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10 Current news of MPI für Infektionsbiologierss
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Researchers reveal transformation of colon organoids in vitro
Escherichia coli bacteria are constitutive members of the human gut microbiota. However, some strains produce a genotoxin called colibactin, which is implicated in the development of colorectal cancer. While it has been shown that colibactin leaves very specific changes in the DNA of host cells ...
Scientists identify mutations in the genome caused by the intestinal bacterium Escherichia coli
Some bacterial pathogens cause damage in the genomes of their infected cells which could lead to the initiation of cancer. While it is difficult to link an infection with an onset of cancer that arises many years later in life, researchers have been looking for definitive proof that such links ...
Researchers are using organ-like cell cultures to investigate compounds to combat the new virus
Before new drugs can be administered to people, researchers first have to investigate their effects using cell cultures and animal testing. Human cell cultures are increasingly being used as a model system for this purpose. At the Max Planck Institute for Infection Biology in Berlin, a research ...
In Germany, a vaccine candidate will be tested for its effectiveness against infections with SARS-CoV-2
The course of the corona pandemic will strongly depend on how quickly medications or vaccines against the SARS co-virus 2 can be developed. In at least one Phase III study, researchers want to investigate whether the vaccine candidate VPM1002, originally developed against tuberculosis by ...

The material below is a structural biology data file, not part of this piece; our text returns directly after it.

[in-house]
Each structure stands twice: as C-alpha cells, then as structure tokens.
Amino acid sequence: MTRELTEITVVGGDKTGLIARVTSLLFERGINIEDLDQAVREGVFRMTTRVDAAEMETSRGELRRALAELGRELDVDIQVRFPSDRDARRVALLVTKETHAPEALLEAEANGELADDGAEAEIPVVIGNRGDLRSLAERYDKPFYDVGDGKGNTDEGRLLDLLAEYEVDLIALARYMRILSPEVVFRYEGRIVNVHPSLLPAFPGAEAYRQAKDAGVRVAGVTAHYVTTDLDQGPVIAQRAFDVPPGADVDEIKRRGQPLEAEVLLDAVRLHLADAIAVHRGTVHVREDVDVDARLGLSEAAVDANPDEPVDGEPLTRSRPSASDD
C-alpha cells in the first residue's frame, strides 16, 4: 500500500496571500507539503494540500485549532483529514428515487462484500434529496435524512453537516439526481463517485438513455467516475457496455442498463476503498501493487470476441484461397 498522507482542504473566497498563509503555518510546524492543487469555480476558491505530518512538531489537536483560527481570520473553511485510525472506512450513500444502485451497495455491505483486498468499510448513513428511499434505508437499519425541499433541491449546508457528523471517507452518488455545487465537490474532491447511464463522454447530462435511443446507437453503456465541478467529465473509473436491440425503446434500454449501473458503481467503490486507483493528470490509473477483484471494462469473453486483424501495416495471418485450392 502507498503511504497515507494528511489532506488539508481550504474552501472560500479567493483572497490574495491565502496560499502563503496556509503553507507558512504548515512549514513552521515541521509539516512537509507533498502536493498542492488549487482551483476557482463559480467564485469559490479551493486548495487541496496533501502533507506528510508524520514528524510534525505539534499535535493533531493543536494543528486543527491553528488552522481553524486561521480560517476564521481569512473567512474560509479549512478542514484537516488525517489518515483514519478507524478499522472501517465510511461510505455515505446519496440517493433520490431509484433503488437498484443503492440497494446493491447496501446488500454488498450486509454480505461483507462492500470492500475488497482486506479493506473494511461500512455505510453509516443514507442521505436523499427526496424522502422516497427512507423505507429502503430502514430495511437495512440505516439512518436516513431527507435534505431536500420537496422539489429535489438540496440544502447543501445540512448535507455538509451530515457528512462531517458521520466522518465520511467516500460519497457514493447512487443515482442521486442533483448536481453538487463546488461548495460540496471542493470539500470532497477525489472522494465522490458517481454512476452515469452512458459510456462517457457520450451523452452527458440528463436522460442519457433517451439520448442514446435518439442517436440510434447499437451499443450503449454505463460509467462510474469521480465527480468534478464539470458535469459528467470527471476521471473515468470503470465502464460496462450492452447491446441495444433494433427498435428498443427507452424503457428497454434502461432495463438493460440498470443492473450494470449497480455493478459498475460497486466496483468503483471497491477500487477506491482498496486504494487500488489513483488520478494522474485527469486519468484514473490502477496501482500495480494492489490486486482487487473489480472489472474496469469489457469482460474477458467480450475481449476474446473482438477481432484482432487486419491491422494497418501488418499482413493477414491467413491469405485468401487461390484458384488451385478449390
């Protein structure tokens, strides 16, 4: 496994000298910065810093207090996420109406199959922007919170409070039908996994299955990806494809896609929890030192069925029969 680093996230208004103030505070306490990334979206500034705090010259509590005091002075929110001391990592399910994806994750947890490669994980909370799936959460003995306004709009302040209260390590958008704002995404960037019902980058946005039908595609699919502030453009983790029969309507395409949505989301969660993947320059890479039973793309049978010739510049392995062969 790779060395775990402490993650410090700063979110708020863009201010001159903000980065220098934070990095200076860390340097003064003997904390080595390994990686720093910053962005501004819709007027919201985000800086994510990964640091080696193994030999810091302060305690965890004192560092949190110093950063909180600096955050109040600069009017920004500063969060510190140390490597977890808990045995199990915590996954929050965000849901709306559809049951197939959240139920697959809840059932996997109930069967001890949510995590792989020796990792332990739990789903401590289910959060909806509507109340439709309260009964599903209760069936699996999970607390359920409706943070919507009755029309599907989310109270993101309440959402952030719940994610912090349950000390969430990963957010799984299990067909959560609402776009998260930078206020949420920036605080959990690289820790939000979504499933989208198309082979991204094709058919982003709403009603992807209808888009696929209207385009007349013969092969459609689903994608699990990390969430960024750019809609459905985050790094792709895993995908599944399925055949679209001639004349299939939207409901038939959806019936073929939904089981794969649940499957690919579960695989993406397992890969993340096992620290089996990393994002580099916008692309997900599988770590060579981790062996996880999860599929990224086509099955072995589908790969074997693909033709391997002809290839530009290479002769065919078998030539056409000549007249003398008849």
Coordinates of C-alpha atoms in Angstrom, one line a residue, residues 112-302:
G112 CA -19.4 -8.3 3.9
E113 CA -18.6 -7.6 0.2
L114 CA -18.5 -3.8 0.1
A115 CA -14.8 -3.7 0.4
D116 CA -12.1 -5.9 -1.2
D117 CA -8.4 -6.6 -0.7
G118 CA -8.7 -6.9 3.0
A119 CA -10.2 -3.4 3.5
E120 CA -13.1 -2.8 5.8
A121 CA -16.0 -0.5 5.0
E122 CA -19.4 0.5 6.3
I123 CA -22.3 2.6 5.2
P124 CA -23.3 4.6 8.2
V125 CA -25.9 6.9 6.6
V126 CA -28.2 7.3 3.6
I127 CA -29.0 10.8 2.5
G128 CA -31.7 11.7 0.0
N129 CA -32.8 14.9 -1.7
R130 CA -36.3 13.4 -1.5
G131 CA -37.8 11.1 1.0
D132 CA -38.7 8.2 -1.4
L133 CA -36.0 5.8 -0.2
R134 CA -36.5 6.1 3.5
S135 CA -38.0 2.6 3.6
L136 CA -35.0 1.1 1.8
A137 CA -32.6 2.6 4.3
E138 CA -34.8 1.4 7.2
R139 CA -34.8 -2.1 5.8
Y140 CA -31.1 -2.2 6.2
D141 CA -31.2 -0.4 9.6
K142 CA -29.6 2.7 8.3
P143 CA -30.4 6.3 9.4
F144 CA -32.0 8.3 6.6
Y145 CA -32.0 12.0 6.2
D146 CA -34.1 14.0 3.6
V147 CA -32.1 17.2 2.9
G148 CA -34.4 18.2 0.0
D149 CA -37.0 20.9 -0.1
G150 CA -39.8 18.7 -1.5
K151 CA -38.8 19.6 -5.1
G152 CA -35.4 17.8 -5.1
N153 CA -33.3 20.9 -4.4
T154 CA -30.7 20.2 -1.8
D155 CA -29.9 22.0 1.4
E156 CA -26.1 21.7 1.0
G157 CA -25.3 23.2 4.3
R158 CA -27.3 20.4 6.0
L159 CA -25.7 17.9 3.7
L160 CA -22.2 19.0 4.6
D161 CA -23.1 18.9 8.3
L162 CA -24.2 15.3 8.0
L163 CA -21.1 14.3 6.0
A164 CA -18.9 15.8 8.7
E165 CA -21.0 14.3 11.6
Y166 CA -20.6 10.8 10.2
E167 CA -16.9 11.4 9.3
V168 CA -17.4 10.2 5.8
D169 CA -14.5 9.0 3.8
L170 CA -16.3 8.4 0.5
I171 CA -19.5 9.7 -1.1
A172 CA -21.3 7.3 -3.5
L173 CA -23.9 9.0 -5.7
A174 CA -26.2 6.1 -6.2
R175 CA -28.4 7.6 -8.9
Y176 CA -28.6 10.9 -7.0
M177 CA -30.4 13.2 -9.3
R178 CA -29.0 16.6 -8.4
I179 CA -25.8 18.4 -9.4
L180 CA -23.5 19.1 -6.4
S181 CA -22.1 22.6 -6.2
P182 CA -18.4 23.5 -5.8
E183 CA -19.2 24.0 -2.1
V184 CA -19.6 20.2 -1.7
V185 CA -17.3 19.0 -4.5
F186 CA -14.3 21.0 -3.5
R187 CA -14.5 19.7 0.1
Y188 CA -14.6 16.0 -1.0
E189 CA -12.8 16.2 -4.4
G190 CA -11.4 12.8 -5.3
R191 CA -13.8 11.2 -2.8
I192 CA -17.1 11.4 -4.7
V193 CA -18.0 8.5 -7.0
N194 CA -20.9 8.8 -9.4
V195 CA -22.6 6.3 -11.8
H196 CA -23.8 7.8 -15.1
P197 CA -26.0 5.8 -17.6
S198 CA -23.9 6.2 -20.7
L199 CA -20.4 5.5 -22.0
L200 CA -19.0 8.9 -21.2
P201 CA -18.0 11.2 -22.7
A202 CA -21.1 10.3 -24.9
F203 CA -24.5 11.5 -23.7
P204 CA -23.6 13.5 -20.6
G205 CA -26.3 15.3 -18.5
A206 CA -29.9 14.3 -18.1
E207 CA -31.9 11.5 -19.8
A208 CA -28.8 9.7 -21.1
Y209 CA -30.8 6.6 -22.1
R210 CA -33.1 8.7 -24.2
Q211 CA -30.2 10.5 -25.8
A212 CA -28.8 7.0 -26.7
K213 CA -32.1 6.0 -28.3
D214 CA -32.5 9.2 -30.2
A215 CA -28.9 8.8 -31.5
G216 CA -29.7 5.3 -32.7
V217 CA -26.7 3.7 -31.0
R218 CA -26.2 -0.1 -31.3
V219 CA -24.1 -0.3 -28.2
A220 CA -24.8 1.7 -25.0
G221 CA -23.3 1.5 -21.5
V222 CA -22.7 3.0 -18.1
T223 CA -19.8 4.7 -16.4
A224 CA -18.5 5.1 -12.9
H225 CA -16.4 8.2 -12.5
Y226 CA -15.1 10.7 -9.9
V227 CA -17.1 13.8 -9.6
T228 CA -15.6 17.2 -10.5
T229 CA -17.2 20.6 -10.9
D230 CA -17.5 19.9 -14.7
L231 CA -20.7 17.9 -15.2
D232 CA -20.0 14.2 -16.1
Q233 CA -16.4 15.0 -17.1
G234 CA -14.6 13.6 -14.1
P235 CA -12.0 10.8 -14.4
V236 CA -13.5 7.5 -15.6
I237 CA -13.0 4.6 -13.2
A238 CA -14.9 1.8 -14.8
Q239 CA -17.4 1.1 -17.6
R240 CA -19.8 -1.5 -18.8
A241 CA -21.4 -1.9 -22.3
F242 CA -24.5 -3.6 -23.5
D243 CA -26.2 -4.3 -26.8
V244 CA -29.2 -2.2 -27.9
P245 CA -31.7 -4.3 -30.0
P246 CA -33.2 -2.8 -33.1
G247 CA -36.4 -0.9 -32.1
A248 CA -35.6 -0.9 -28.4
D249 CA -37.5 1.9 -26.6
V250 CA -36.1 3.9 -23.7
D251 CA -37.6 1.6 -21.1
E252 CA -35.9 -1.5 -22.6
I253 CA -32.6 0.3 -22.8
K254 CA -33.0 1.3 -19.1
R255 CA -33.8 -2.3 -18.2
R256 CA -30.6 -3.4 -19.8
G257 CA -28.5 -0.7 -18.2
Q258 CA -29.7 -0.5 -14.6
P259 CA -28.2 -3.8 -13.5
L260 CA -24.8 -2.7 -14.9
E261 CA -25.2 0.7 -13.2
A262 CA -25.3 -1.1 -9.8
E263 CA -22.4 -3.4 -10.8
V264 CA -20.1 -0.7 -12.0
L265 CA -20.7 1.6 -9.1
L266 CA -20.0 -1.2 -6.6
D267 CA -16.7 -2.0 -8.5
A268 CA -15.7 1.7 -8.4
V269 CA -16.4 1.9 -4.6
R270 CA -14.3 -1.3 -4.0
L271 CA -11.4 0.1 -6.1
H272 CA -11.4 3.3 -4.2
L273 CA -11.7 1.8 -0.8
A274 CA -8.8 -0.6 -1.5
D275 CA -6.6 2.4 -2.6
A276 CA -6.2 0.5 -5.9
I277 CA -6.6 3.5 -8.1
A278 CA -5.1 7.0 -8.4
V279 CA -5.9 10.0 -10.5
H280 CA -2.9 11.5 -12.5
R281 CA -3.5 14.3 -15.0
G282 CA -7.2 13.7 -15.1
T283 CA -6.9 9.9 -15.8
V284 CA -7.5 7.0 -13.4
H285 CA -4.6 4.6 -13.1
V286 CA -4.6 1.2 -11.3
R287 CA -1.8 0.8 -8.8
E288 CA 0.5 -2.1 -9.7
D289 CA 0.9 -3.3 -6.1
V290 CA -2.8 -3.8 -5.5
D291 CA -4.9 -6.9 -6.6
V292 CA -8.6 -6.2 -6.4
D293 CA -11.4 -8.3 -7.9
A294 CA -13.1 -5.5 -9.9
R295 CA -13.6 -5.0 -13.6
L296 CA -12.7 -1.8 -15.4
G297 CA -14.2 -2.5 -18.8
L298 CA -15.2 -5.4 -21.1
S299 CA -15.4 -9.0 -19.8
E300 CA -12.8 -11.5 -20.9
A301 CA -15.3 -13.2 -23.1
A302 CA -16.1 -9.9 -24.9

Immune cells can be the body's defenders and foes at the same time
Malaria is one of the world's deadliest infectious diseases: a small mosquito bite delivers numerous malaria parasites into the bloodstream. The human body defends itself valiantly against the parasite, which usually results in periodic flu-like symptoms and severe fever. Severe cases of the ...
A subpopulation of stem cells releases antimicrobial peptides to defend the gastric mucosa against pathogenic bacteria
Our mucosal surfaces are constantly exposed to numerous bacterial species, some of which can induce DNA damage in host cells. Normally this remains inconsequential, as the rapid turnover of the mucosa means damaged cells are shed within days. However, if the long-lived stem cells that continually ...
The relative frequency of two mosquito species determines the risk of transmission to humans
Mosquitoes transmit malaria, but not every malaria-infected mosquito is the same. An international team led by Elena Levashina from the Max Planck Institute for Infection Biology in Berlin has described in a new publication that some species of mosquitoes are better in transmitting Plasmodium ...
Researchers discover how bacteria could promote inflammation and the development of ovarian cancer
For a long time, researchers were only able to examine human cells infected with bacteria by using cancer cell lines. However, these transformed cells often give a false impression of the infection process. Fallopian tube organoids from normal human fallopian tube cells, on the other hand, ...
By extracting cholesterol from host cell membranes, Helicobacter pylori generates “micro-islands”
The gastric bacterium H. pylori colonizes the stomachs of around half the human population and can lead to the development of gastric cancer. It is usually acquired in childhood and persists life-long, despite a strong inflammatory defence reaction in the gastric mucosa. Such inflammation is ...
Biomarkers may be able to predict the risk of developing tuberculosis in future
Together with AIDS, tuberculosis ranks among those infectious diseases with the highest global mortality rate, claiming the lives of between 1.5 and two million people every year. However, not everyone infected with the bacterium develops tuberculosis. In fact, fewer than ten percent of those ...
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